“That made it clear normal market tensions didn’t exist in this market and existing regulation was deeply flawed,” he said. Gilead declined to comment.
Buyers and sellers in the health-care industry are vastly unequal, he said. For brand-name, patented drugs, companies can charge what they wish because no competing generics can enter the market.
“In any other industry where you have some type of monopoly, where the good that’s being sold is viewed as a necessity and there aren’t close substitutes, there has to be a strong regulatory environment on how to ensure access, and ensure affordability,” he said.
People in the drug industry counter that monopolies afforded by patents allow companies to recoup the sizeable cost of R&D before a drug goes generic, and that health insurers and pharmacy-benefit managers act as a check on pricing.
Another reason Mr. Arnold got involved: Drug pricing was an issue no other philanthropist had claimed.
As a hedge-fund manager, Mr. Arnold had a reputation for keeping a cool head in volatile trading, confident in his bets because he carefully studied wonkish data such as weather trends, according to Bill Perkins, who worked for Mr. Arnold and now has his own trading firm in Houston. Mr. Arnold closed his hedge fund in 2012.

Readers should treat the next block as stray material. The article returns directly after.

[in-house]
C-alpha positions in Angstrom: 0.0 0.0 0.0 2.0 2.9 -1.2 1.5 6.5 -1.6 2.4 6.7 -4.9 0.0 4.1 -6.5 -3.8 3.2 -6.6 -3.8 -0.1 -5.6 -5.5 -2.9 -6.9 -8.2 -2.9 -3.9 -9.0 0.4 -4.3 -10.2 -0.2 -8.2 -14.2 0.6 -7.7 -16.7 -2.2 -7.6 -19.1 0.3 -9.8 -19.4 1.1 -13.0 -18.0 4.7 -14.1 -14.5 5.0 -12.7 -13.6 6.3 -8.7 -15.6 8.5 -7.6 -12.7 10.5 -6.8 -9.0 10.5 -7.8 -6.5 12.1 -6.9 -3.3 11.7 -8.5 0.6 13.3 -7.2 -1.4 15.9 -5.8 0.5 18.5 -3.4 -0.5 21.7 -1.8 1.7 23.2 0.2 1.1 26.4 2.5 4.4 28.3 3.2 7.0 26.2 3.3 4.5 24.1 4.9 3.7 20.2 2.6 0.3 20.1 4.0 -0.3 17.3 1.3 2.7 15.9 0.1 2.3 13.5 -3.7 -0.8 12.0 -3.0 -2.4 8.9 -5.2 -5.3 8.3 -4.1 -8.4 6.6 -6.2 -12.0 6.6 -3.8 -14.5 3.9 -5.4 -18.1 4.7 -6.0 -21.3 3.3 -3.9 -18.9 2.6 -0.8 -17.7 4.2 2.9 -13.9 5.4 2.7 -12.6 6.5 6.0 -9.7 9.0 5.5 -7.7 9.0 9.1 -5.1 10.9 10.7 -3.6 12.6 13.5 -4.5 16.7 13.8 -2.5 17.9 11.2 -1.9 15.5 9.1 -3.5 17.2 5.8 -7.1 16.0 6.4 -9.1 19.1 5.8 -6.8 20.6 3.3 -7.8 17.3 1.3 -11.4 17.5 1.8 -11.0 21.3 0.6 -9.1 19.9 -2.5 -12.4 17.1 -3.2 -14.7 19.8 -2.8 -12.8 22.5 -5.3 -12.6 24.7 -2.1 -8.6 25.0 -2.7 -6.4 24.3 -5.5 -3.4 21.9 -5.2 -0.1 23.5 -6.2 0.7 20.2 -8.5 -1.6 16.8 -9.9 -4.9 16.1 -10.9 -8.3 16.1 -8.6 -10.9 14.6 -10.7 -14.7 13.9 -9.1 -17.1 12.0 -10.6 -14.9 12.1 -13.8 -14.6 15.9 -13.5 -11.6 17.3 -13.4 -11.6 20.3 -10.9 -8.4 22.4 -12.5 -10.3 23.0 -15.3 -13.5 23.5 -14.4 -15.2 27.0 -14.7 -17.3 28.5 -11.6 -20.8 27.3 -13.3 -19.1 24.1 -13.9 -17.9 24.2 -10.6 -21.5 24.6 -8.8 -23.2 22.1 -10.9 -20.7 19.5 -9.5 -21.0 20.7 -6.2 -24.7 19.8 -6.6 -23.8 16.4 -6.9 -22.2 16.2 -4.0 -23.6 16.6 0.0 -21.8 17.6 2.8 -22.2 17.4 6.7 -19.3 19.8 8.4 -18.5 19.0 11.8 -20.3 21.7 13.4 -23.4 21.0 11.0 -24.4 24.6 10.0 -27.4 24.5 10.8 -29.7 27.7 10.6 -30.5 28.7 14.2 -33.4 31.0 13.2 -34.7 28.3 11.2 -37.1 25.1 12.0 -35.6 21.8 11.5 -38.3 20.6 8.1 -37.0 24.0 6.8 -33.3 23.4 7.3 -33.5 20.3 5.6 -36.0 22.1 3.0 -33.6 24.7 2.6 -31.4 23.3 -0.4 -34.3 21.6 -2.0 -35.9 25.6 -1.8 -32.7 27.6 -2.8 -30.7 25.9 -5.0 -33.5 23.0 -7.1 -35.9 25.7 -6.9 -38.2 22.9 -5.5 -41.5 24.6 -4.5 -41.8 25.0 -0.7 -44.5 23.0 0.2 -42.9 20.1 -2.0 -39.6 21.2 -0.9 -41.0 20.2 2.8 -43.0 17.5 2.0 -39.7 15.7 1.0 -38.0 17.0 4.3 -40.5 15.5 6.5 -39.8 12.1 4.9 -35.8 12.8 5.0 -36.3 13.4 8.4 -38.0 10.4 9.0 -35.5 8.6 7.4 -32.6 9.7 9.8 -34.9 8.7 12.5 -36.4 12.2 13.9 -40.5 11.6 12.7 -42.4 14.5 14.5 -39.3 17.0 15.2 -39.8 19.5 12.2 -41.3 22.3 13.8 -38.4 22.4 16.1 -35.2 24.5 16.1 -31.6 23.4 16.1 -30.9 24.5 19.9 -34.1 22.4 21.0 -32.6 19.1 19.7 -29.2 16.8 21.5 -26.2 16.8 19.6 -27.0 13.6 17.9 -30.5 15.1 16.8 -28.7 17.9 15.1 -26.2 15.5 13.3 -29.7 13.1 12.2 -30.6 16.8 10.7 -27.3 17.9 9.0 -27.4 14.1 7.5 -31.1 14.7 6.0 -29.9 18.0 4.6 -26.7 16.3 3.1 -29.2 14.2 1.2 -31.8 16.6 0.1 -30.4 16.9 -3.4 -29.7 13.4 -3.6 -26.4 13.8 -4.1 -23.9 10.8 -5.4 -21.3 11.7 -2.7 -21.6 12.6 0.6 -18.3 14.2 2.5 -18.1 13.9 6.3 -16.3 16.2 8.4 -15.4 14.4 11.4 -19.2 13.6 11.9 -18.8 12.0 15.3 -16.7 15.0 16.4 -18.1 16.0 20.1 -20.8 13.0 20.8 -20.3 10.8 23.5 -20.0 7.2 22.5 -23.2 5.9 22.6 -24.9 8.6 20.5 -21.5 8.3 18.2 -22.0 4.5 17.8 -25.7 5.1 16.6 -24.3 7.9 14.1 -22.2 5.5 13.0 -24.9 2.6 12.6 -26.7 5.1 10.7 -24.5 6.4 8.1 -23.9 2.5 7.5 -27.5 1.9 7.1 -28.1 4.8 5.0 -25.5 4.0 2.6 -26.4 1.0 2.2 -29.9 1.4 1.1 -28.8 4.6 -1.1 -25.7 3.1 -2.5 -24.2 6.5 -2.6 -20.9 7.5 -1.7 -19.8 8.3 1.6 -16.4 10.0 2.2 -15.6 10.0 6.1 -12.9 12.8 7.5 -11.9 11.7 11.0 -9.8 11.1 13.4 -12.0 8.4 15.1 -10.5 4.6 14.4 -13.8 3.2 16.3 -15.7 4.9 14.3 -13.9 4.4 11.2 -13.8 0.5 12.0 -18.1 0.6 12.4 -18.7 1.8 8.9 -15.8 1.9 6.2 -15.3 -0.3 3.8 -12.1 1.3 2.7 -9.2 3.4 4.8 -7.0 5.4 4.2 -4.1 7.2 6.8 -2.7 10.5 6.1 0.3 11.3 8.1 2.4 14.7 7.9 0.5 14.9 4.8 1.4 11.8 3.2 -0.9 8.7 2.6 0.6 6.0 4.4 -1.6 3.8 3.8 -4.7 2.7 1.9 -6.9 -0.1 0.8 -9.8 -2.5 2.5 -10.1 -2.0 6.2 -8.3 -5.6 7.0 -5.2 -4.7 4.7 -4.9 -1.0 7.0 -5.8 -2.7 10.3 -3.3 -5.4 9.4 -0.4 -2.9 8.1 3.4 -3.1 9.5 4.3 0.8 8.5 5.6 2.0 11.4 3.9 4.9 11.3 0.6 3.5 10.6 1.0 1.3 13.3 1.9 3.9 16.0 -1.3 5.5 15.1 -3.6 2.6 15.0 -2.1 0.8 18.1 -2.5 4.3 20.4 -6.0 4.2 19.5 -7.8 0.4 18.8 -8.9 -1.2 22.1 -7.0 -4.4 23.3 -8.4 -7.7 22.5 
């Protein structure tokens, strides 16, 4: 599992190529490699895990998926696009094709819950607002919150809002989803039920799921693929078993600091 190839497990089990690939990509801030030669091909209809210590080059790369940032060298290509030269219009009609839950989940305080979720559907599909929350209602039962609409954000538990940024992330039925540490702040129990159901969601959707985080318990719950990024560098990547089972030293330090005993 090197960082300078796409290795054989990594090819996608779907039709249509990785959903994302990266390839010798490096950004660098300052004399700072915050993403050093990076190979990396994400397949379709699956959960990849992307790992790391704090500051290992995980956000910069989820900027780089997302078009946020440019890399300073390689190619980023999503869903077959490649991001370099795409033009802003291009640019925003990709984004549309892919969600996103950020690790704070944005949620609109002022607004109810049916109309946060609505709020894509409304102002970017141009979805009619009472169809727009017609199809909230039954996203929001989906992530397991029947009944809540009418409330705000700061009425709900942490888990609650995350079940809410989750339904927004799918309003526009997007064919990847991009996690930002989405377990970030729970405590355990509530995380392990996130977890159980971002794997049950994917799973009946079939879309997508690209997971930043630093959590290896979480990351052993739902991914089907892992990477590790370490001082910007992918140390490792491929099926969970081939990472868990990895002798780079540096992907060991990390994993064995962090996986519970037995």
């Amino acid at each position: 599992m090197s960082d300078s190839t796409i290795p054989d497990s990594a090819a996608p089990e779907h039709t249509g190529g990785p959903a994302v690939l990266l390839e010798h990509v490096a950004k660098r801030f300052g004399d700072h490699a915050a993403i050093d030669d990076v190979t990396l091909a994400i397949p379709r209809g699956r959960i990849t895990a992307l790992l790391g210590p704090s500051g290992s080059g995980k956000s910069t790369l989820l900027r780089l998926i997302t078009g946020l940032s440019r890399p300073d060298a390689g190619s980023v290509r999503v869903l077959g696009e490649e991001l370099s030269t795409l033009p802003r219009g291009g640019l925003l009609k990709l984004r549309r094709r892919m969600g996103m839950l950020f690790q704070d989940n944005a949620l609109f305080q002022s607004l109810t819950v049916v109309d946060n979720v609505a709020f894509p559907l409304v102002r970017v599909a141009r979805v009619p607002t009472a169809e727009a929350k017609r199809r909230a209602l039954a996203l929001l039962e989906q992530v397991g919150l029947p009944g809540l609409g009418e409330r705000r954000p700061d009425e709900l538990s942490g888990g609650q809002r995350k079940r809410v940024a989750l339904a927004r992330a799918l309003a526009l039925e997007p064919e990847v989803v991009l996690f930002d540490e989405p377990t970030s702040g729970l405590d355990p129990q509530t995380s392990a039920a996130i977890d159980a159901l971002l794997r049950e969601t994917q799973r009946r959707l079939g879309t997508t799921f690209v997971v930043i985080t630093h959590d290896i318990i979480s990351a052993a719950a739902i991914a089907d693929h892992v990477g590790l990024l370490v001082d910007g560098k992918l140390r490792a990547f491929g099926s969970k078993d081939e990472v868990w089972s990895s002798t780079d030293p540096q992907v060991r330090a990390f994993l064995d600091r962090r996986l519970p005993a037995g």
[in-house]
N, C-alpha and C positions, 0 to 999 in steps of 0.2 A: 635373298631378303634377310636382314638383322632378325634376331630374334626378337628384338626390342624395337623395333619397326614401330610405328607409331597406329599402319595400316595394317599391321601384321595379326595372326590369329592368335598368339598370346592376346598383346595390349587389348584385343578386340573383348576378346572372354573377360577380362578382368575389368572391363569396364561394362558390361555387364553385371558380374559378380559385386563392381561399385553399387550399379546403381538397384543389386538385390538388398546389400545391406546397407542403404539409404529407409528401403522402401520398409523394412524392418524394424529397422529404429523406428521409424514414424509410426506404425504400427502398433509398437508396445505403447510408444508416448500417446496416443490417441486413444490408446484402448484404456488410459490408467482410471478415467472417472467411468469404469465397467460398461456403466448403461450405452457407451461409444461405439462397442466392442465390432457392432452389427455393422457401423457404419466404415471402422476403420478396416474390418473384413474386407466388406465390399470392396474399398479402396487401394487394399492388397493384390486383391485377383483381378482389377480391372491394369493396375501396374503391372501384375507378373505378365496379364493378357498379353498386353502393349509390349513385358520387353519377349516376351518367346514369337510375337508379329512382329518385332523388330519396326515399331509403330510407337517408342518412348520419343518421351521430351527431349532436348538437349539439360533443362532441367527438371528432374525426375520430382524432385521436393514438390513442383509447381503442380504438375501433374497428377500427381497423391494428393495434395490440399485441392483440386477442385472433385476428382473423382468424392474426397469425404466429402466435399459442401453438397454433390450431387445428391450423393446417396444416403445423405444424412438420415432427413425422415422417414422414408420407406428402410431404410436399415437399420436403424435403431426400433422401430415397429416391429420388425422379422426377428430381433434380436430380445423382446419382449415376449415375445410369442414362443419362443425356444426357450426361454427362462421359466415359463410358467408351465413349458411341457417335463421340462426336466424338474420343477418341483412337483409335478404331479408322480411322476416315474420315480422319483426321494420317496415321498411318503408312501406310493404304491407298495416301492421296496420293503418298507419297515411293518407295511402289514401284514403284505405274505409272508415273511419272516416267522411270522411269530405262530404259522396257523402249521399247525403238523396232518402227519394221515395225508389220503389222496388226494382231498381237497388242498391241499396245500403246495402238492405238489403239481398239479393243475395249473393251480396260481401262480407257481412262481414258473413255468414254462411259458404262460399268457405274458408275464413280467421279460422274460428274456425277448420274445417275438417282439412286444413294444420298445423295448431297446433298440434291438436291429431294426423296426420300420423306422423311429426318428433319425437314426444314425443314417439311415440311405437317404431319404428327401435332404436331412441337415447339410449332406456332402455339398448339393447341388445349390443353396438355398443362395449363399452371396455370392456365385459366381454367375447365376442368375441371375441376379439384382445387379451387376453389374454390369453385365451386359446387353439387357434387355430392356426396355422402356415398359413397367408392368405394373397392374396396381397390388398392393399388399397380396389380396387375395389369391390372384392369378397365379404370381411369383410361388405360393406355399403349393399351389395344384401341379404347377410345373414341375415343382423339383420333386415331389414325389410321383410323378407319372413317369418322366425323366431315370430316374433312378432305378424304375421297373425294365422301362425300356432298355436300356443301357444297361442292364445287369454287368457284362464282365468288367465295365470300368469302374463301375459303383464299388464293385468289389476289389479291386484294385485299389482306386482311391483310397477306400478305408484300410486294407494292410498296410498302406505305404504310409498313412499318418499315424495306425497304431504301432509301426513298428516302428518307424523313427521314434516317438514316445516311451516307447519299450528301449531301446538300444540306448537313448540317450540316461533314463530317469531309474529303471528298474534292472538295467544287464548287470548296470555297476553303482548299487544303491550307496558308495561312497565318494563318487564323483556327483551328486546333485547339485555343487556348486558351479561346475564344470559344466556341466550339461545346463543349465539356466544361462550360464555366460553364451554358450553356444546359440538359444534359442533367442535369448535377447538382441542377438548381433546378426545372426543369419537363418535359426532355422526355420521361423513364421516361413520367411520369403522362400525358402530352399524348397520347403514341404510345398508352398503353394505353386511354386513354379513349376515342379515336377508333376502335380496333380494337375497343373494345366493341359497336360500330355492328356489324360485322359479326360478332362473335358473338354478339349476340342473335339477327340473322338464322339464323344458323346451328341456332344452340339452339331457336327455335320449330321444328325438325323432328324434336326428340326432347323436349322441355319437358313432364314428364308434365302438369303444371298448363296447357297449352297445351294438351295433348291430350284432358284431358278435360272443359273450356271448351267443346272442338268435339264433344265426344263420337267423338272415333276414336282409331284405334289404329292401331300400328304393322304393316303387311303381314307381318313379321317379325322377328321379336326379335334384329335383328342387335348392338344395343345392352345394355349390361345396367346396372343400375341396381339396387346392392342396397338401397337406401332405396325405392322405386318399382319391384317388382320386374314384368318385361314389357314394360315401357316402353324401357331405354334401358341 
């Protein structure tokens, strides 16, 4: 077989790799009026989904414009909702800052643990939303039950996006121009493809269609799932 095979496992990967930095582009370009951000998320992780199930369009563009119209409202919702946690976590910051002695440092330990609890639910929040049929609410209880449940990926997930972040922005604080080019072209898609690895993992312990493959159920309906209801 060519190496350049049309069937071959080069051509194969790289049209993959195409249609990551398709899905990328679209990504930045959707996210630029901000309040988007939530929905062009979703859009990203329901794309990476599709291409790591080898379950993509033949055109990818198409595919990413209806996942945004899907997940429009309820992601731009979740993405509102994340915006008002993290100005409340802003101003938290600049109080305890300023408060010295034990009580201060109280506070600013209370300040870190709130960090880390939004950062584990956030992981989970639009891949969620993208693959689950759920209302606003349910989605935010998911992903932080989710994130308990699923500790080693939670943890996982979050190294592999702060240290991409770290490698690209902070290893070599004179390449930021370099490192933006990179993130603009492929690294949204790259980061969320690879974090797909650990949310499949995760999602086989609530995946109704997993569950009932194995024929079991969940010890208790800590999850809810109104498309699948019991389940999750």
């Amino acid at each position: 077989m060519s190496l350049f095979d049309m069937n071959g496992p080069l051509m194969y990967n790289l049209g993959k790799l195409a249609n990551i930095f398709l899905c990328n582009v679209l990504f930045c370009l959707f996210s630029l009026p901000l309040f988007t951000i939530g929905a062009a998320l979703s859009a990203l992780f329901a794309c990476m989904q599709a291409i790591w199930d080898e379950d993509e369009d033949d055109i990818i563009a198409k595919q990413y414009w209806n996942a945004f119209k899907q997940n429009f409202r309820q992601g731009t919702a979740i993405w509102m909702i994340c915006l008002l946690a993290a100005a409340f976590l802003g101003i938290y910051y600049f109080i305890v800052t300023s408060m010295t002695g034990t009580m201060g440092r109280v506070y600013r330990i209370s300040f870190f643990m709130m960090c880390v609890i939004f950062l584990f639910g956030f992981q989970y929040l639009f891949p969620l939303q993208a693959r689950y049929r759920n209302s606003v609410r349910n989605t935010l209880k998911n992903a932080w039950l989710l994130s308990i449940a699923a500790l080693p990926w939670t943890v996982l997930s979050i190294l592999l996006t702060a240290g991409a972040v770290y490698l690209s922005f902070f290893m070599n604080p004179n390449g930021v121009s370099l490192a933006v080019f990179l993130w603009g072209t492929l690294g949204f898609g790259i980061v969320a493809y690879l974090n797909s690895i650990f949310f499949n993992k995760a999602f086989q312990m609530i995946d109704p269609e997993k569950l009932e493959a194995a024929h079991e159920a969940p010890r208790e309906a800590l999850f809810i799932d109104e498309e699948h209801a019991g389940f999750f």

Mr. Arnold said he draws graphs in his head to identify parts of the market with the most egregious pricing. He said he imagines a 3-D grid with different factors he believes affect pricing.
“John loves solving puzzles,” said Mr. Perkins, the former trading colleague. “This is a big giant hairy puzzle. It’s easy for me to see John in the weeds” on the issue.
At the foundation, the Arnolds work in adjacent offices with their contemporary art collection scattered around the building.
Employees say Mr. Arnold is sometimes at the office before anyone else arrives, and can often be spotted reading in an office library stocked with titles including “Unhealthy Politics: The Battle Over Evidence-Based Medicine.”
He could never be called effusive. “They’re not the backslapping kind,” ICER’s Dr. Pearson said of the Arnolds. Priti Krishtel, co-executive director of the Initiative for Medicines, Access & Knowledge, said meeting with the Arnolds was like “sitting with patent lawyers from a law firm.”